PAID OUTSIDE WORK GUIDELINES FOR CLINICAL ACADEMIC STAFF The University understands that it is important for clinical academics to work in a professional capacity to ensure that they are conversant with current professional practice and to maintain professional registration. Clinical medical academic staff undertake this work in two ways - by undertaking Lochtenberg sessions in a Public Hospital and through private practice. Most other clinical academic staff undertake private practice. In addition to the benefits to the University, the work also provides additional income for staff. Due to the ever increasing incidence of litigation, it is important to manage the risks associated with the outside work of staff members and to differentiate between University work and the work that a staff member undertakes privately. The paid outside work policy and these guidelines have been developed to protect and balance the interests of both clinicians and the University. The paid outside work policy does not apply to Lochtenberg sessions in a hospital. It does however apply in all cases where the staff member is working in a private capacity, either as an employee of another entity, as a member of a partnership or as an individual. The following guidelines have been developed to assist clinical academic staff and Heads of Department. 1. Prior approval Prior approval for paid outside work needs to be obtained from the Head of Department by completing an HR35 Application For Approval. Approval can be sought for a category or sequence of work. For example, “to run a clinic as a sole practitioner every second Friday afternoon.” Obviously it would be unrealistic and impractical to obtain prior approval for work done as part of emergency or other response at short notice, and hence this is not necessary. Wherever possible though, approval in advance should be sought in such a manner that most likely contingencies are catered for. 2. Conflict of interest As with all paid outside work, the clinical academic should ensure that there is no conflict of interest between his or her work for the University and the private practice. A good rule of thumb in conflict of interest cases is to ask the question as to whether it could be perceived that the staff member is putting his or her interests above those of the University. If the answer is yes, then there need to be further discussions with the Head of Department as to whether the work should proceed, and if so, how the conflict of interest is to be managed. 3. Insurances Staff need to take out the following insurances at the requisite levels to cover themselves for: • Professional indemnity insurance • Third party insurance and • Run-off insurance to cover any claims which may be made after the paid outside work has been completed. Almost all clinicians are required by law to hold professional indemnity insurance. Where a clinician is working for another entity that holds this insurance, eg. a clinical practice, the insurance held by that practice is likely to be adequate. Details of the insurance and a certificate of currency for each must be provided to the Head of Department at the time that approval for outside work is sought. Consult the guidelines issued by the Vice-Principal and Chief Financial Officer and the Vice-Principal and General Counsel concerning the nature and level of coversuitable for the particular type of clinical work involved. Advice may be sought from the Risk Management Office regarding who to approach for cover. The Vice-Principal and General Counsel should be consulted in relation to any applications for paid outside work not covered by the guidelines. 4. Indemnity Staff members must indemnify the University against any claims made as result of their private clinical work. Normally the statement attached to the HR 35 form will suffice. 5. Acknowledgement and Release The Paid Outside Work rules require that an acknowledgement and release be obtained from the person for whom the work is being done. Clearly, this imposes difficulties in situations where private patients are being seen. A third party release is not necessary if : • The staff member is not using his or her University title or indicating in anyway that there is a connection with the University in the operation of the practice • The staff member is working as part of a clinic or partnership where there is no clear relationship to the University • The patient is a long-standing current patient. In the cases where the staff member is working as a sole practitioner, using his or her University title, or in premises or circumstances which associate him or her with the University, every effort should be made to ensure that new patients understand the fact that the staff member is working in a private capacity, eg. by inclusion of this acknowledgement on a new patient information sheet. A suggested wording is “I understand that Associate Professor X is consulting in his or her private capacity and independently of the University of Melbourne”. 6. University facilities In some cases, there are long-standing arrangements that University facilities are used for the conduct of private clinics. Where the facilities are clearly signed as University only facilities, this could create the impression that the work is being undertaken by the University. Again, every effort should be made to ensure that new patients are aware that the clinical academic is consulting in his or her private capacity. Signs to this effect should be displayed in reception and other appropriate areas. Arrangements for payment of the costs associated with using University facilities for private practice must be made as part of the approval process. The Department of Financial Operations will provide detail of appropriate cost recoveries. University facilities may be used without charge to give the results of tests etc. 7. University administrative staff Normally it is inappropriate to use administrative staff to support private outside work. In some cases, University administrative staff make booking times and other arrangements associated with the clinical academic staff member’s private consulting. The risk with this practice is, the more contact patients have with staff at the University, the greater the likelihood of the patient believing that the University is standing behind the clinical academic. Alternative arrangements should be made, for instance, by several clinicians jointly hiring private staff. The use of University administrative staff should be limited to provision of incidental services on an irregular basis, such as taking calls from general practitioners to make appointments for patients and answering calls from patients requesting test results or in an emergency. Links to the University should be minimised by organising a contact address for correspondence, payment of accounts etc which is separate to the University. 8. University letterhead and business cards University letterhead, business cards and other stationery may not be used in the clinician’s private practice. Double-sided business cards (viz. one side University and the other private practice) may also not be used. 9. University titles Staff members are permitted to use their University titles if these guidelines are complied with. After commencing Paid Outside Work advise the Head of Department (of any material change in: • the nature of the work • the amount of time- release required • insurance arrangements • indemnification arrangements • conflict of interest Queries on the application of the paid outside work rules should be directed to : • Risk Management Office in relation to insurance levels and types of cover. • Financial Operations in relation to cost recovery • The Vice-Principal and General Counsel in relation other matters.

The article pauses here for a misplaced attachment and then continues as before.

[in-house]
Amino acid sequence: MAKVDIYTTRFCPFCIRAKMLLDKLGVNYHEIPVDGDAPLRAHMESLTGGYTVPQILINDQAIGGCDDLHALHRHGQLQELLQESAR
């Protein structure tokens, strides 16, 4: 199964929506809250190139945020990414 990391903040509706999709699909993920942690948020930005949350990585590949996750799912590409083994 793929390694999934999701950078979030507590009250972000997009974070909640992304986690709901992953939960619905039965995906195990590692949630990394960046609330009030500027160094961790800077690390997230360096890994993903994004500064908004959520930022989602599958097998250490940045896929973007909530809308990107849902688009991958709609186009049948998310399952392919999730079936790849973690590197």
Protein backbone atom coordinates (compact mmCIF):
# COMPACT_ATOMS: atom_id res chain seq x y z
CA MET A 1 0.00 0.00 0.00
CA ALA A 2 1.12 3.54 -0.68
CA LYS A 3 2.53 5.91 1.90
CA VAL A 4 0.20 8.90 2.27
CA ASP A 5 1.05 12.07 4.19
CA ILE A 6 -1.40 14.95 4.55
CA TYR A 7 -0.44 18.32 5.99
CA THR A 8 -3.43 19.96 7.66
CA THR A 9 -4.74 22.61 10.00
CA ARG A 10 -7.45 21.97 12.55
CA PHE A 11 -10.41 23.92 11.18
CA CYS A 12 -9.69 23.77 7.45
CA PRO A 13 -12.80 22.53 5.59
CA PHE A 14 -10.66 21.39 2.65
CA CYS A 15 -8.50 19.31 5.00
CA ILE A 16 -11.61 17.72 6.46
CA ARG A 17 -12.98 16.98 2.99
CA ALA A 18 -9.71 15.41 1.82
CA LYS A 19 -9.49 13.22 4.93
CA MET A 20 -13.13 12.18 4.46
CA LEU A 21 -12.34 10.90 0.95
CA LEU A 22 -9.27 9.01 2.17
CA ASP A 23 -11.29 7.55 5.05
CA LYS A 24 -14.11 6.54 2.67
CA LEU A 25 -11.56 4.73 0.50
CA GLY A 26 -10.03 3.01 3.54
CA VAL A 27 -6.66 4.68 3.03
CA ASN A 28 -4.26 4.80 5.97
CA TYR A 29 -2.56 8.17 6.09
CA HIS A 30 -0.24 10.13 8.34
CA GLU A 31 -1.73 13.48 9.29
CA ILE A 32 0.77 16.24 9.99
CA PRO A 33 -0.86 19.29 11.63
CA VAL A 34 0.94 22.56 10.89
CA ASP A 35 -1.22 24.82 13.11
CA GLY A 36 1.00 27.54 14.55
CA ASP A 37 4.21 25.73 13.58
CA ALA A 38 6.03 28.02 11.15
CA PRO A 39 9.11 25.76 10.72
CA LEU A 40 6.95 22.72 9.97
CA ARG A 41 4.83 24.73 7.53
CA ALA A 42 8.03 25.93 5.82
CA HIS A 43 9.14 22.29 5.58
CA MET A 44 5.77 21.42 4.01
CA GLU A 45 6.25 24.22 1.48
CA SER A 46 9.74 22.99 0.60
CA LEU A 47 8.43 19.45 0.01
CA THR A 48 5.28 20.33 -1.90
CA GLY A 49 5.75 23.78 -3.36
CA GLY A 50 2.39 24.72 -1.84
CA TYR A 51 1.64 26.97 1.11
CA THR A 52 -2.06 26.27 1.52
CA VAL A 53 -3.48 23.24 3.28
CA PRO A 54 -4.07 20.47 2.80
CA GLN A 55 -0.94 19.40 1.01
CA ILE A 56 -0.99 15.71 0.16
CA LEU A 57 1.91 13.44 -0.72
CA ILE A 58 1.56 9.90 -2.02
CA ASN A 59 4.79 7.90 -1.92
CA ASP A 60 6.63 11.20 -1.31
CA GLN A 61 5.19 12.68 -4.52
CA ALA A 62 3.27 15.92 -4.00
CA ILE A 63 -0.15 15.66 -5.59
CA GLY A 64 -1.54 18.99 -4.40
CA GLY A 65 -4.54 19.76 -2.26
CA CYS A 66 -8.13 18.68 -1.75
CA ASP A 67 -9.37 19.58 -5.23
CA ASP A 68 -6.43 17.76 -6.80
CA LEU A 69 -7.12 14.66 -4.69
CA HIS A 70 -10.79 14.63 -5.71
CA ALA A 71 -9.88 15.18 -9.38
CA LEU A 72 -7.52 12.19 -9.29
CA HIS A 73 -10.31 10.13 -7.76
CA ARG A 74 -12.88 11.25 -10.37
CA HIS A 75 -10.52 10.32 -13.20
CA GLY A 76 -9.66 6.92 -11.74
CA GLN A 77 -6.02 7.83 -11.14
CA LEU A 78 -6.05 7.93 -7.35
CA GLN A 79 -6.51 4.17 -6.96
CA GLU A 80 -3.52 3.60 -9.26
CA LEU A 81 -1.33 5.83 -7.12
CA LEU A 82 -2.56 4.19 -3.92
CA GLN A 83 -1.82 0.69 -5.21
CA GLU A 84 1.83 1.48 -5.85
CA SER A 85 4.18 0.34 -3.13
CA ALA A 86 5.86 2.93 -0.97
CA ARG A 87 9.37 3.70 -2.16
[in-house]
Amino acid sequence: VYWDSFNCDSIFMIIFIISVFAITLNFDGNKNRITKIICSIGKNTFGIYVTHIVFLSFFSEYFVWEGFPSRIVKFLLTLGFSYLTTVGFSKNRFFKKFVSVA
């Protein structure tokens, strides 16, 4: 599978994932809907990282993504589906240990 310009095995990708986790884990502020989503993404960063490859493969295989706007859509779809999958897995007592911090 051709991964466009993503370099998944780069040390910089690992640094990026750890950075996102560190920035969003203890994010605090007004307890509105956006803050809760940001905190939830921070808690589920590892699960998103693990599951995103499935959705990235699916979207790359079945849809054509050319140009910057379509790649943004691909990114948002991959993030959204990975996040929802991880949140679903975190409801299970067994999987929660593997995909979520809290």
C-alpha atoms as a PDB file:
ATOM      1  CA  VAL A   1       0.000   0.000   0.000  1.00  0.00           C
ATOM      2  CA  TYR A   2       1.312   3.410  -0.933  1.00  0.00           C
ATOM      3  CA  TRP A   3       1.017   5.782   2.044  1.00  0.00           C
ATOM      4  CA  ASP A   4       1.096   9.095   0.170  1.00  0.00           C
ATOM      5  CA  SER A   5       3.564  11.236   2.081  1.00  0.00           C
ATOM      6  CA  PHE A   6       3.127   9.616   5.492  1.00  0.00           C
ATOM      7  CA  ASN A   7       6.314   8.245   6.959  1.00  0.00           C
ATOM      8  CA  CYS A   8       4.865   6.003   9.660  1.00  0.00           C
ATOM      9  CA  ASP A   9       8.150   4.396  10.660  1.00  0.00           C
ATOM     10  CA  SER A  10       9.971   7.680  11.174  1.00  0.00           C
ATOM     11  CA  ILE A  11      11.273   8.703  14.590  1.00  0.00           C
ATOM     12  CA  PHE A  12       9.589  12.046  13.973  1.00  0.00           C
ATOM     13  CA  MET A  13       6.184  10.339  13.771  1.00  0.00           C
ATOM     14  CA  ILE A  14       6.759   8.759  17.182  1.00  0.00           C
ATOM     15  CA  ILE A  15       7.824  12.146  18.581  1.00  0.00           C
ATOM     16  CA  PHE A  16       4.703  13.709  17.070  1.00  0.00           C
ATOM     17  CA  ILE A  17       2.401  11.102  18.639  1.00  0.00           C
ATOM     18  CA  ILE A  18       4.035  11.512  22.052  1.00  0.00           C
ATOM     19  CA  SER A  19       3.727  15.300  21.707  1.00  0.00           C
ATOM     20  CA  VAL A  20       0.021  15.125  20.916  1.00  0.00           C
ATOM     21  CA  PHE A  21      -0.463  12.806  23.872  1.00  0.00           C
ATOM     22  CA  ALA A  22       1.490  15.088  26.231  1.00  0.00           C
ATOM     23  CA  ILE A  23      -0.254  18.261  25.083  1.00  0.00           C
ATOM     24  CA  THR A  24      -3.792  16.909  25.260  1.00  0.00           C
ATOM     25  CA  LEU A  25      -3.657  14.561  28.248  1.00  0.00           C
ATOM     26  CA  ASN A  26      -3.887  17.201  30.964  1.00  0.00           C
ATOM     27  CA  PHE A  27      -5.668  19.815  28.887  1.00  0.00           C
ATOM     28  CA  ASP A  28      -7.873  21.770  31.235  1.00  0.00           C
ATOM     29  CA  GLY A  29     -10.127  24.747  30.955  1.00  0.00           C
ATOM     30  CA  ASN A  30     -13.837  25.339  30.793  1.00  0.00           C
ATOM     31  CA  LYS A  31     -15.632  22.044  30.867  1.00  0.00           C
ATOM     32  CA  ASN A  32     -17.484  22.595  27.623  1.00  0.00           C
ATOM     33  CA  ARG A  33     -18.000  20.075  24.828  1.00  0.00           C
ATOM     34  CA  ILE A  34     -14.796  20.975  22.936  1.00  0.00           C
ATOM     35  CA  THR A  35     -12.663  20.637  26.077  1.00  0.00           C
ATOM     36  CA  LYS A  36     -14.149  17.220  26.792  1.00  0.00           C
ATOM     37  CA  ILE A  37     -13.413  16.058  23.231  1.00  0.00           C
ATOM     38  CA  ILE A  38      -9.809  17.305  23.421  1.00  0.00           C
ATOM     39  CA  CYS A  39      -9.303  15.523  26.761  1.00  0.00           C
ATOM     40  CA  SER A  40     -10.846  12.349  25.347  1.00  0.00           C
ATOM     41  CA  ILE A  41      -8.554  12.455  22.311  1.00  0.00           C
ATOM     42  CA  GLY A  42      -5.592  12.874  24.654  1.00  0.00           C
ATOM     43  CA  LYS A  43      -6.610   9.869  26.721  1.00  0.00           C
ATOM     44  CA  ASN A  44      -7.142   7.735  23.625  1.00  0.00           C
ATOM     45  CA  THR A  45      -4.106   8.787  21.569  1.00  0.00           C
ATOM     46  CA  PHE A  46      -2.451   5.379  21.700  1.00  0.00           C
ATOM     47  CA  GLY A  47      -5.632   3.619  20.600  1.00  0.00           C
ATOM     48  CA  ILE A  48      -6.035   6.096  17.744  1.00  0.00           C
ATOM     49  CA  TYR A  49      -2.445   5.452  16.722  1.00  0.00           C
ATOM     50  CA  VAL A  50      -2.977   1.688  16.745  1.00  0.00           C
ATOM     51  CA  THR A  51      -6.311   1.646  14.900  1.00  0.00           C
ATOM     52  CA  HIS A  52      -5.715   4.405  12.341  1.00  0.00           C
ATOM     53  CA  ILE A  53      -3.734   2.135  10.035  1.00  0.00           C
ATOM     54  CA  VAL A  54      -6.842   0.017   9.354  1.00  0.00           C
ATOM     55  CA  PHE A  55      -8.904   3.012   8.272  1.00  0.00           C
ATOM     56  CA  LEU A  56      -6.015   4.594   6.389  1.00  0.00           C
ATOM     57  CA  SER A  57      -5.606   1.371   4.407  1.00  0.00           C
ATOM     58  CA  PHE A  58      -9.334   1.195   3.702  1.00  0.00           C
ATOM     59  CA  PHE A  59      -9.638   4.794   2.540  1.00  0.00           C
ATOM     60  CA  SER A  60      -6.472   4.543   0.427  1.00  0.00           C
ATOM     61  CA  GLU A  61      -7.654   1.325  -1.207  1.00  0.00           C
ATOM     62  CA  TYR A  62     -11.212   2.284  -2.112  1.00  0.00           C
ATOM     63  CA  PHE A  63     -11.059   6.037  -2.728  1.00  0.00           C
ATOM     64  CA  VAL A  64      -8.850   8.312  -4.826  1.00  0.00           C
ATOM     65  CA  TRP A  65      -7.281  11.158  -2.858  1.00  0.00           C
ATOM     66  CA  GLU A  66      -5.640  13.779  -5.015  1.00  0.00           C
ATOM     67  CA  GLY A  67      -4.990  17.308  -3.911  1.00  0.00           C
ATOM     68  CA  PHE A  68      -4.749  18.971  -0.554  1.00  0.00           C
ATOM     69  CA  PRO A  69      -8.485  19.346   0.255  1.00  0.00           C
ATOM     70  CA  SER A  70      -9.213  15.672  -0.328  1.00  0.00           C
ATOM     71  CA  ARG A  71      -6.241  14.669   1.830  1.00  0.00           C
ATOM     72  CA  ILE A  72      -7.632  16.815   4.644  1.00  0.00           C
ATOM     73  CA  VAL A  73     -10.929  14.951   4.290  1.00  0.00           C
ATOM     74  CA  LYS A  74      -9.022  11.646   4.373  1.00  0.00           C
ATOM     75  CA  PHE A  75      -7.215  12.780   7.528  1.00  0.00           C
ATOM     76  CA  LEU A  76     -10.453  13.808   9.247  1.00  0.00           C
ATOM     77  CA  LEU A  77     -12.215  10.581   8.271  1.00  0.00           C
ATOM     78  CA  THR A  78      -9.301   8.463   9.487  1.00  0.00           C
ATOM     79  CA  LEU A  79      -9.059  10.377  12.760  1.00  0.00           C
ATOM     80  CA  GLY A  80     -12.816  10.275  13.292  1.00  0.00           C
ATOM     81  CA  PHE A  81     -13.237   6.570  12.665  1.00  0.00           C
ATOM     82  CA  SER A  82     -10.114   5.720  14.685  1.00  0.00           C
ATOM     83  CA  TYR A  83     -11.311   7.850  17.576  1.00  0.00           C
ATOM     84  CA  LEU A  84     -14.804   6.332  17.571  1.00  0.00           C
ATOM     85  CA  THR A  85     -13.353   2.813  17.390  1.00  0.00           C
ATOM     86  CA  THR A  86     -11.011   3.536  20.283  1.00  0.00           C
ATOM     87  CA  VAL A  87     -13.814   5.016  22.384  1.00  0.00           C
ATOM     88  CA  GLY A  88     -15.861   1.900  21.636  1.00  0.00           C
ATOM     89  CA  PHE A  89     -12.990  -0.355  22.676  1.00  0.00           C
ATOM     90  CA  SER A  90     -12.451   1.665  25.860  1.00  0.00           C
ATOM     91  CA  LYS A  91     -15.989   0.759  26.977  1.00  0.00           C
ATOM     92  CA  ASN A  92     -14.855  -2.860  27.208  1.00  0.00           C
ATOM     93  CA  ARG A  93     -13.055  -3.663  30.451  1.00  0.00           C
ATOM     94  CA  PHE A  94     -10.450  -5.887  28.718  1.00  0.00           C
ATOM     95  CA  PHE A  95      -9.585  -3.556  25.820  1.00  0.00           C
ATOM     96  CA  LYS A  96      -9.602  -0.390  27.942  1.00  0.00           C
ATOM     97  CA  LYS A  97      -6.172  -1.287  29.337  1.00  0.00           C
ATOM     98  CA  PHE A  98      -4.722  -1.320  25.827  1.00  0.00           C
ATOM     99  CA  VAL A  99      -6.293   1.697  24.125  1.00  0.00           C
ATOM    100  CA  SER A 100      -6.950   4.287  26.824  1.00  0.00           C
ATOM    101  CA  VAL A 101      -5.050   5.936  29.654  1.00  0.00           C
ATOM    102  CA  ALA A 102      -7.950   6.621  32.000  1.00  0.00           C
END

Pages to are hidden for
"PAID OUTSIDE WORK GUIDELINES FOR CLINICAL ACADEMIC STAFF"Please download to view full document